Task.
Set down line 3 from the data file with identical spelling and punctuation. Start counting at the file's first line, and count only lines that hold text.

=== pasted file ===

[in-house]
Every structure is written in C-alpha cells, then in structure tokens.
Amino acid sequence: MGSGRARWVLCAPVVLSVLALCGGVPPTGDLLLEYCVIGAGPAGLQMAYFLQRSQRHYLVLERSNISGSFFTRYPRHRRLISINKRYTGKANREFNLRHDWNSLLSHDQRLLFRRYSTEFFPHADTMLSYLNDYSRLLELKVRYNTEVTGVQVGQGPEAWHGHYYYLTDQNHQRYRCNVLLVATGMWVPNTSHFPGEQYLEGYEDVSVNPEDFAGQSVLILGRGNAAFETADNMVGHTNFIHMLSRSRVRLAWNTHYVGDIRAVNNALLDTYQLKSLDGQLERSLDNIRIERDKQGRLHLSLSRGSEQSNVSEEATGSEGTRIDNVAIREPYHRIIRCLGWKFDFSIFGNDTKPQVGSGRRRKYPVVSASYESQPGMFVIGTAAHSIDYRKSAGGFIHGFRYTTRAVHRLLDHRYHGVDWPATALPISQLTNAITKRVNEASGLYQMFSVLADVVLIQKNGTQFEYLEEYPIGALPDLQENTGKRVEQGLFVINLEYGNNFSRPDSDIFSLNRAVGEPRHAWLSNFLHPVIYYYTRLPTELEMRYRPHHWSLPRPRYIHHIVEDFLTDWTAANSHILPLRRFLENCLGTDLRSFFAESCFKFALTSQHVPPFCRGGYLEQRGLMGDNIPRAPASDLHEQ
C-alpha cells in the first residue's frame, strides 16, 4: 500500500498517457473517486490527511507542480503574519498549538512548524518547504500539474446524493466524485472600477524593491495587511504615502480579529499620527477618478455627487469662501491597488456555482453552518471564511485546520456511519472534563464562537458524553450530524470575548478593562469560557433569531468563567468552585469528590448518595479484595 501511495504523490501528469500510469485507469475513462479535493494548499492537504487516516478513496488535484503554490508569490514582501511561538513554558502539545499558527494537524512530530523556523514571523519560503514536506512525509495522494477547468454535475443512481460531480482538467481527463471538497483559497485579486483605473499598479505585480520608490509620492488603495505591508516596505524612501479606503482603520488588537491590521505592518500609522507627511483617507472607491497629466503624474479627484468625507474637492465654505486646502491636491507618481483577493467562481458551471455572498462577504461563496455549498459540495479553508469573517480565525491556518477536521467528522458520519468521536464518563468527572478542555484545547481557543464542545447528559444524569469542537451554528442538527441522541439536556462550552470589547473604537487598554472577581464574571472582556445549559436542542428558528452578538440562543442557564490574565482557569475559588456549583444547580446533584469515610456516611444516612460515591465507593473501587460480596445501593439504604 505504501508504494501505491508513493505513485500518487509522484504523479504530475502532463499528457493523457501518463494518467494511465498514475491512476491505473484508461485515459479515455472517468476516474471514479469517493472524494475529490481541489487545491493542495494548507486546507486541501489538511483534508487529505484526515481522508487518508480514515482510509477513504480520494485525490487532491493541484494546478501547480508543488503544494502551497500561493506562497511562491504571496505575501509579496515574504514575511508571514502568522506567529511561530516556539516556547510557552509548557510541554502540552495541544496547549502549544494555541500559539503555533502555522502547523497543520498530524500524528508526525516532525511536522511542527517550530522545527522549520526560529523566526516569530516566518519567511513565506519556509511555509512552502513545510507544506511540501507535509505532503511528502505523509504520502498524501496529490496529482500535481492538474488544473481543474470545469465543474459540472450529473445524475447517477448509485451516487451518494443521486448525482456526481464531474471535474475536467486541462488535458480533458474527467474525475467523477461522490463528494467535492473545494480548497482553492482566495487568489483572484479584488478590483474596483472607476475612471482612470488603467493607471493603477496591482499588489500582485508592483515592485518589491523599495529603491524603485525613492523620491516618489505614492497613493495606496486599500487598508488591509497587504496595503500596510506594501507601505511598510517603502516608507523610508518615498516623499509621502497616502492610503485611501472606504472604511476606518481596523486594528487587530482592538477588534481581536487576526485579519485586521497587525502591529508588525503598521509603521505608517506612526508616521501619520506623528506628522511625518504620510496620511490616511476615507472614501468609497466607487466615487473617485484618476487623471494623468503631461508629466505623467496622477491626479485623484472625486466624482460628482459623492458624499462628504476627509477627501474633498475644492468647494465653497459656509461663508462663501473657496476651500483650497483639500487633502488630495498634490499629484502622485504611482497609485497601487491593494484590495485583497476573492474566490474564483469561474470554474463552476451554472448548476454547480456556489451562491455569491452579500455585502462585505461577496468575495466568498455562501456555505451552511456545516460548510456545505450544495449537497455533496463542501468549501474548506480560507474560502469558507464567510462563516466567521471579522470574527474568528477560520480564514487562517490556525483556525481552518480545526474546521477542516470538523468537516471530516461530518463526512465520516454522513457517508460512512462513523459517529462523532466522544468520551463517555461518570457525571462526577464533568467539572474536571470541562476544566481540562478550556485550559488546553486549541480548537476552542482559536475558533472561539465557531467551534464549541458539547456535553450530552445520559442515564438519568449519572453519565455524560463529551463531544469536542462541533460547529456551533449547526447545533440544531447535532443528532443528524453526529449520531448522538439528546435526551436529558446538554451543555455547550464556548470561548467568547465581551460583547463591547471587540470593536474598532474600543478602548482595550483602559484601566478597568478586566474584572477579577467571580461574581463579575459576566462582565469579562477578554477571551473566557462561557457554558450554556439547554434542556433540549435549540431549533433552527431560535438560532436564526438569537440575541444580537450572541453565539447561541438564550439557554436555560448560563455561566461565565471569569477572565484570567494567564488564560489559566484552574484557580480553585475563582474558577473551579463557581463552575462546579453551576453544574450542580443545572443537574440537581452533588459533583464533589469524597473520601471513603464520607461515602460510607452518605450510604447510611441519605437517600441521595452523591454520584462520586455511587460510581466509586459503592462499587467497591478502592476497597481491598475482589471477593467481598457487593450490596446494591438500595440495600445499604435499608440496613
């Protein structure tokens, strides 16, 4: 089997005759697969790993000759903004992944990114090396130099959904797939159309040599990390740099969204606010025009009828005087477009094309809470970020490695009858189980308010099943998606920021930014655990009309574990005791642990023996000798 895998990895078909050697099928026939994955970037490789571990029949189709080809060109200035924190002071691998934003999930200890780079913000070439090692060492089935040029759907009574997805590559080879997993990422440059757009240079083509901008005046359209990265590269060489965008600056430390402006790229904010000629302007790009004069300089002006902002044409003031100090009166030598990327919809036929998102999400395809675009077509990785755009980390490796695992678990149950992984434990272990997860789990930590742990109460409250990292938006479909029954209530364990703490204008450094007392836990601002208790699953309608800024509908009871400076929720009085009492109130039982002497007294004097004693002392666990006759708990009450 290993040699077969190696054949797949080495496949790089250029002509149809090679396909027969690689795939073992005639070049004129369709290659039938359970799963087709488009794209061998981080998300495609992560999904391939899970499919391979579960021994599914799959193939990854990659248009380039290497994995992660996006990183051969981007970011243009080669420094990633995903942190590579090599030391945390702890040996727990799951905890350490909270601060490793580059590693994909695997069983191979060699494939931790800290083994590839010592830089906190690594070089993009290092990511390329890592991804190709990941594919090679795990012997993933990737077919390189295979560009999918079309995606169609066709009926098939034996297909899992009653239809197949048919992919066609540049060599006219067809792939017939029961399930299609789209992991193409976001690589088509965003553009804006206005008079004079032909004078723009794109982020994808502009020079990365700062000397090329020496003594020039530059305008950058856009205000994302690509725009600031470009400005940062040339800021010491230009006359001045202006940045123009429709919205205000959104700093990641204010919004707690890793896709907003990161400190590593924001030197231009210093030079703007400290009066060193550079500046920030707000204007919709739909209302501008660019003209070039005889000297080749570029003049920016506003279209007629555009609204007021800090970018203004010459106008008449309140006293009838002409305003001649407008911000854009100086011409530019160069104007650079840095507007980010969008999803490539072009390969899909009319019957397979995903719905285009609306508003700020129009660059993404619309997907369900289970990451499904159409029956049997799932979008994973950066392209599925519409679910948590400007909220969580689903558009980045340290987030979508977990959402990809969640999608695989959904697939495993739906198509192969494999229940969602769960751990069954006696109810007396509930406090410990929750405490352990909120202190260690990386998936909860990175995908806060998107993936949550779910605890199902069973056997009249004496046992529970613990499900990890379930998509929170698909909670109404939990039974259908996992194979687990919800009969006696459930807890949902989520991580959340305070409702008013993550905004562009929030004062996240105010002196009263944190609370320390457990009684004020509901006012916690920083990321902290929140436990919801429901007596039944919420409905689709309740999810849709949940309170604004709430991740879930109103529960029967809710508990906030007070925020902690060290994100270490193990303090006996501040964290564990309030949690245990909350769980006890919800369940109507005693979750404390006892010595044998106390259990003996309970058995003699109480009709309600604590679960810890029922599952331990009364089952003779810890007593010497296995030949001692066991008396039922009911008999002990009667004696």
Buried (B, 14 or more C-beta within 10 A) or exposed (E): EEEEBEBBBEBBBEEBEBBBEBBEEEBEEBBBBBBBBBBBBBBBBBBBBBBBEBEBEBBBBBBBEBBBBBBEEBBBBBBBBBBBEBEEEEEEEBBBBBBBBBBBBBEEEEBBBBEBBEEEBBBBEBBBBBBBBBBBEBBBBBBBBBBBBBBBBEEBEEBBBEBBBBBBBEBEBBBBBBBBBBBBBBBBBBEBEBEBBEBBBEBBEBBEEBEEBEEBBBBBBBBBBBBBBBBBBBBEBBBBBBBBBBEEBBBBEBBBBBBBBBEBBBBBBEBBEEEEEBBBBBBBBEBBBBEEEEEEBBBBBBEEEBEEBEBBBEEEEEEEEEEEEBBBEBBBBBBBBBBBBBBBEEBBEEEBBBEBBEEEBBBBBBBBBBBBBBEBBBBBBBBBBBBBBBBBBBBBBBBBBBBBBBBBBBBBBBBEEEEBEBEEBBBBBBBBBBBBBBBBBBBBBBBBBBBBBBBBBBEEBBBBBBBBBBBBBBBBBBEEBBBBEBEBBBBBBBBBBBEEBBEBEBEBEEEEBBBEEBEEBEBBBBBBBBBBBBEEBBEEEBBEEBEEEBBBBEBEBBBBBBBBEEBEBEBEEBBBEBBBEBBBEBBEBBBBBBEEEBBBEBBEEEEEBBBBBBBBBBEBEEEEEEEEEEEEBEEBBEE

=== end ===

Amino acid sequence: MGSGRARWVLCAPVVLSVLALCGGVPPTGDLLLEYCVIGAGPAGLQMAYFLQRSQRHYLVLERSNISGSFFTRYPRHRRLISINKRYTGKANREFNLRHDWNSLLSHDQRLLFRRYSTEFFPHADTMLSYLNDYSRLLELKVRYNTEVTGVQVGQGPEAWHGHYYYLTDQNHQRYRCNVLLVATGMWVPNTSHFPGEQYLEGYEDVSVNPEDFAGQSVLILGRGNAAFETADNMVGHTNFIHMLSRSRVRLAWNTHYVGDIRAVNNALLDTYQLKSLDGQLERSLDNIRIERDKQGRLHLSLSRGSEQSNVSEEATGSEGTRIDNVAIREPYHRIIRCLGWKFDFSIFGNDTKPQVGSGRRRKYPVVSASYESQPGMFVIGTAAHSIDYRKSAGGFIHGFRYTTRAVHRLLDHRYHGVDWPATALPISQLTNAITKRVNEASGLYQMFSVLADVVLIQKNGTQFEYLEEYPIGALPDLQENTGKRVEQGLFVINLEYGNNFSRPDSDIFSLNRAVGEPRHAWLSNFLHPVIYYYTRLPTELEMRYRPHHWSLPRPRYIHHIVEDFLTDWTAANSHILPLRRFLENCLGTDLRSFFAESCFKFALTSQHVPPFCRGGYLEQRGLMGDNIPRAPASDLHEQ